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Baltimore City Officials Propose Stricter Curfew For Teens

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McCorkel Meghan 370x278 (2) Meghan McCorkell
Meghan McCorkell joined the Eyewitness News team in July 2011 as a...
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BALTIMORE (WJZ) — Kids in Baltimore City may soon need to be home earlier at night. A new proposal is on the table for a stricter curfew in the city.

Meghan McCorkell has the details.

The current curfew for children in the city of Baltimore is midnight on weekends and 11 p.m. on weekdays. Now Councilman Brandon Scott has proposed legislation to make it earlier.

Young people tore into a 7-Eleven in upper Fells Point around midnight in February. City leaders are trying to stop teens involved in incidents like that.

“We don’t want kids to harm anyone [or] to be harmed themselves,” said Mayor Stephanie Rawlings-Blake.

As the moon rises, Councilman Scott says he wants to see fewer children out on the streets.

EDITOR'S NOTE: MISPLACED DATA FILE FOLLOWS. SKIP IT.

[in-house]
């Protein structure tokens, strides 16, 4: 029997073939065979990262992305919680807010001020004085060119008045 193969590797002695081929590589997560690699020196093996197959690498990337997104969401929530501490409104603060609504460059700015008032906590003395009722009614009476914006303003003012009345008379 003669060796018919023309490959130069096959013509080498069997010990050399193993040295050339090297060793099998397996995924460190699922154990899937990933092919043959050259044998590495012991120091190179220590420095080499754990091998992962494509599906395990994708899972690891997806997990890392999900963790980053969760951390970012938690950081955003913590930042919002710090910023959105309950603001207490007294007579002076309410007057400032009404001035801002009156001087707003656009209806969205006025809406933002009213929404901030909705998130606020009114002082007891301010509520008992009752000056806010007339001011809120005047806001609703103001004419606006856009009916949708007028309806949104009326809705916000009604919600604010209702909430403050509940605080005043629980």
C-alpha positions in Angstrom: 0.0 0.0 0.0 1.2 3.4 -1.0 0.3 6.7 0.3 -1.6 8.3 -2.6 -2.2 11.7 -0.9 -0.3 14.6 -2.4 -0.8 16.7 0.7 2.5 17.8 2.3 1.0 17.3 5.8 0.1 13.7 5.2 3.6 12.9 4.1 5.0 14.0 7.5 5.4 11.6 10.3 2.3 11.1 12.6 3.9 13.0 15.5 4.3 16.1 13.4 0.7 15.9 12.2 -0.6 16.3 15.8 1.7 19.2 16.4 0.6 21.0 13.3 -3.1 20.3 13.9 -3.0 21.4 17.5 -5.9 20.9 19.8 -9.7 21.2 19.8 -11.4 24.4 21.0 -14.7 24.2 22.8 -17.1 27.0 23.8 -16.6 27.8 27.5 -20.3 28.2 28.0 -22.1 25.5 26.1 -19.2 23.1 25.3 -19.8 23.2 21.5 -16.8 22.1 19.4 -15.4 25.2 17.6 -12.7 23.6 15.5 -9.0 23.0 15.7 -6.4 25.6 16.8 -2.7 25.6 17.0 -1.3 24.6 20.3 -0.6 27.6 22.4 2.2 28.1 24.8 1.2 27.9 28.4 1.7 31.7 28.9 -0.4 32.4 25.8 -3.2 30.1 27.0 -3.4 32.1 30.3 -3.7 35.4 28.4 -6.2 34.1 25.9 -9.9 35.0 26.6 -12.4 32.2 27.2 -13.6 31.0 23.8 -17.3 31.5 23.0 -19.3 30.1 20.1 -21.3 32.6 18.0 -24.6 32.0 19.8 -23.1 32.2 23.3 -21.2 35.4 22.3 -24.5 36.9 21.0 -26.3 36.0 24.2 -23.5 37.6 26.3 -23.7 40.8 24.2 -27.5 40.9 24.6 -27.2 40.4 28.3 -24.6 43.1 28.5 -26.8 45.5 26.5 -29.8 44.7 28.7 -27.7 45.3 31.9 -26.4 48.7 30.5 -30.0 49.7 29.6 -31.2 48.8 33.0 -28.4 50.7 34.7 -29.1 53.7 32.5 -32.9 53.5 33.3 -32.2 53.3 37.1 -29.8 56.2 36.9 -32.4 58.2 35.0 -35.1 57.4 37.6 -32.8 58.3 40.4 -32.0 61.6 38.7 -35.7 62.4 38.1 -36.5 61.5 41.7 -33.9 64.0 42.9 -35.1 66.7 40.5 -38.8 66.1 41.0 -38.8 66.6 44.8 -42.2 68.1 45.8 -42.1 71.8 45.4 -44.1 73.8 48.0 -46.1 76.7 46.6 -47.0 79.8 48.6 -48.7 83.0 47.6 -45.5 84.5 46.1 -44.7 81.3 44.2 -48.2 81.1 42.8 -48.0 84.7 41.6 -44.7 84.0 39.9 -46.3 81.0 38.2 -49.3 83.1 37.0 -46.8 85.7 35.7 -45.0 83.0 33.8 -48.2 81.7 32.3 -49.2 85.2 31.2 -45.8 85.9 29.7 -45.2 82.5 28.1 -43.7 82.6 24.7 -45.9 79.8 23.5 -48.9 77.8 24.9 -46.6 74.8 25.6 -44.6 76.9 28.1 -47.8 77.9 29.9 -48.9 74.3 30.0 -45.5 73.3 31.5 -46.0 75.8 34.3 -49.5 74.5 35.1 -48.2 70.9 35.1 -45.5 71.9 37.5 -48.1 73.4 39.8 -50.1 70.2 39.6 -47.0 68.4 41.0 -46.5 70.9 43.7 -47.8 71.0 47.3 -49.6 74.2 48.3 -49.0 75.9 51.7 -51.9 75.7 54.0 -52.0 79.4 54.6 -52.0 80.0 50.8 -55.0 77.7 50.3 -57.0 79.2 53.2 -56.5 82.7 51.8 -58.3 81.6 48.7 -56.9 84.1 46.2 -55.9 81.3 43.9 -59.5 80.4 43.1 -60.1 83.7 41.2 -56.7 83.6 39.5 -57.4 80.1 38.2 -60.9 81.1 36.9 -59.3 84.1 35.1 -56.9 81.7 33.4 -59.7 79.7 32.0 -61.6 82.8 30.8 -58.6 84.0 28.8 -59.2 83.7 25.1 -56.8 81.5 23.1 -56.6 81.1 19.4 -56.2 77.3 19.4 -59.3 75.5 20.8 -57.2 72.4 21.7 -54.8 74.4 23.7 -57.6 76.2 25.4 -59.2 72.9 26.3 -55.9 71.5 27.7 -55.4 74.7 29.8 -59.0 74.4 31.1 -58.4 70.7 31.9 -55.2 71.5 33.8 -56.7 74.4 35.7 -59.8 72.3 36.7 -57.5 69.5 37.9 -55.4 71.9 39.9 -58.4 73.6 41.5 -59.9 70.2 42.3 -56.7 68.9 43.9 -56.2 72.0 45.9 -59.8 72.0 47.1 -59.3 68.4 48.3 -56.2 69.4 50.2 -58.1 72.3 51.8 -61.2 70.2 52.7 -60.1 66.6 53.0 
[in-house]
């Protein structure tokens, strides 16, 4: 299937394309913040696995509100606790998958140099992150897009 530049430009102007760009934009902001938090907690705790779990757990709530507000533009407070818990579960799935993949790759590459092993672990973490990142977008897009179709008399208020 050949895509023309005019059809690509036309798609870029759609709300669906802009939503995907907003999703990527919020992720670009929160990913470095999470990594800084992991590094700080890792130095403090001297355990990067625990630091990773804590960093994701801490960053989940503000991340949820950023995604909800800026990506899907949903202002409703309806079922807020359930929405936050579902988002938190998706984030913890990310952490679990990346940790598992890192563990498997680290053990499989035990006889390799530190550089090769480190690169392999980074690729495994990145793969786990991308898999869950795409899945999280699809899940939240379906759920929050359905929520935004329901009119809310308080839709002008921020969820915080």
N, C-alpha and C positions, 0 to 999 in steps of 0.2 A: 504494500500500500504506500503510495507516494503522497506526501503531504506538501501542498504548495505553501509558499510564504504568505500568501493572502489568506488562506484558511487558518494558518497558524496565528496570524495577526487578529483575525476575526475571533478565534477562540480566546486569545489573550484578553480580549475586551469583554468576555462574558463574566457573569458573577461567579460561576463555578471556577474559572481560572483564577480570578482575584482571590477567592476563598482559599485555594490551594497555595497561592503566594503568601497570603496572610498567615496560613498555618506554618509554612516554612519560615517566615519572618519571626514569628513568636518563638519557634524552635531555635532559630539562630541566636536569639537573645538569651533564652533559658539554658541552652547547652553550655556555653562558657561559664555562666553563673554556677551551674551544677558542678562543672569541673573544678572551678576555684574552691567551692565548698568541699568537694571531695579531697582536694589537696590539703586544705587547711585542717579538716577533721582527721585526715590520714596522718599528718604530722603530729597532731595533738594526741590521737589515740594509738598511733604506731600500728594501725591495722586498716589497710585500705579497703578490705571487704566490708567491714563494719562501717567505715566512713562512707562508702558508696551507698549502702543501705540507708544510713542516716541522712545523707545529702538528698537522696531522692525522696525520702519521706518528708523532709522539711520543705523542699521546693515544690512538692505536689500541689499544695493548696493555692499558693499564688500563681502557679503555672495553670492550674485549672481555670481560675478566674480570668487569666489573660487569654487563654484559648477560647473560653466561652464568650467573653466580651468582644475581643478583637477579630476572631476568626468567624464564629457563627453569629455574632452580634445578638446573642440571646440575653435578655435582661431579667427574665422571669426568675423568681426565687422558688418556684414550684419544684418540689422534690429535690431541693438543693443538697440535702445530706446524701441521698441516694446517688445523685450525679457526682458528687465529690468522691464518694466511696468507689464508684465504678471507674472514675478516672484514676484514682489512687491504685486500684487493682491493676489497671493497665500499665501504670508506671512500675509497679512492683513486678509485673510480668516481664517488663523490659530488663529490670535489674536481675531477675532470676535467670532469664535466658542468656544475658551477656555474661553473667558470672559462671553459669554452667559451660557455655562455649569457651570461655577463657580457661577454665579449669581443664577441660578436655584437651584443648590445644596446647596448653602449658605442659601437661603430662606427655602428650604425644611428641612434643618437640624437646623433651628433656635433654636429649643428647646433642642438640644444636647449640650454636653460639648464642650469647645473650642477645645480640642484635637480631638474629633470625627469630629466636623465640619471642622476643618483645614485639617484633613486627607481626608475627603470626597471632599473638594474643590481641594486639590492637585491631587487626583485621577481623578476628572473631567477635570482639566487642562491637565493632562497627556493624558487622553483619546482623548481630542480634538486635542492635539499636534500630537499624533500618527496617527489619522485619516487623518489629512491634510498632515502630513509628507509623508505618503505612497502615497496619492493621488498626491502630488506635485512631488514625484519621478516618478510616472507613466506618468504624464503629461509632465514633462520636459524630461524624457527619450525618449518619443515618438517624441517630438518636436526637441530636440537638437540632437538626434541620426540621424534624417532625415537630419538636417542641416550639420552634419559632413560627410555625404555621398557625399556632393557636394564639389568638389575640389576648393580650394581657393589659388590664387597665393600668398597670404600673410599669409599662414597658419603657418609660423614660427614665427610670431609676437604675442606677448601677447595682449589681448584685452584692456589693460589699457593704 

“There’s no reason for a 10-year-old child to be outside at 10 p.m., 11 p.m. at night by themselves, without an adult, no matter what time of year it is,” Scott said.

Scott is proposing the city change its curfew to a tiered system based on age. Under the new proposal, children under the age of 14 would need to be home by 9 p.m. Teens between the ages of 14 and 16 would have to be off the streets by 10 p.m. on weeknights and 11 p.m. on weekends and during the summer.

Councilman Scott says the curfew is less about crime and more about helping children succeed in school.

“If we have less kids that are out at 11:30 at night…, then chances are we’re going to have more of them in school in the daytime,” he said.

Parents WJZ spoke to say they think the earlier curfew is a good idea.

“They got to get up in the morning,” said Andre Bryant. “Mine get up at 6 o’clock and they got to get ready.”

Officials hope an earlier bedtime may mean a more productive day at school.

A curfew violation could cost a parent a $500 fine. That fine could be waived if the family completes counseling.

The police commissioner has voiced support for an earlier curfew, saying many violent crimes happen overnight.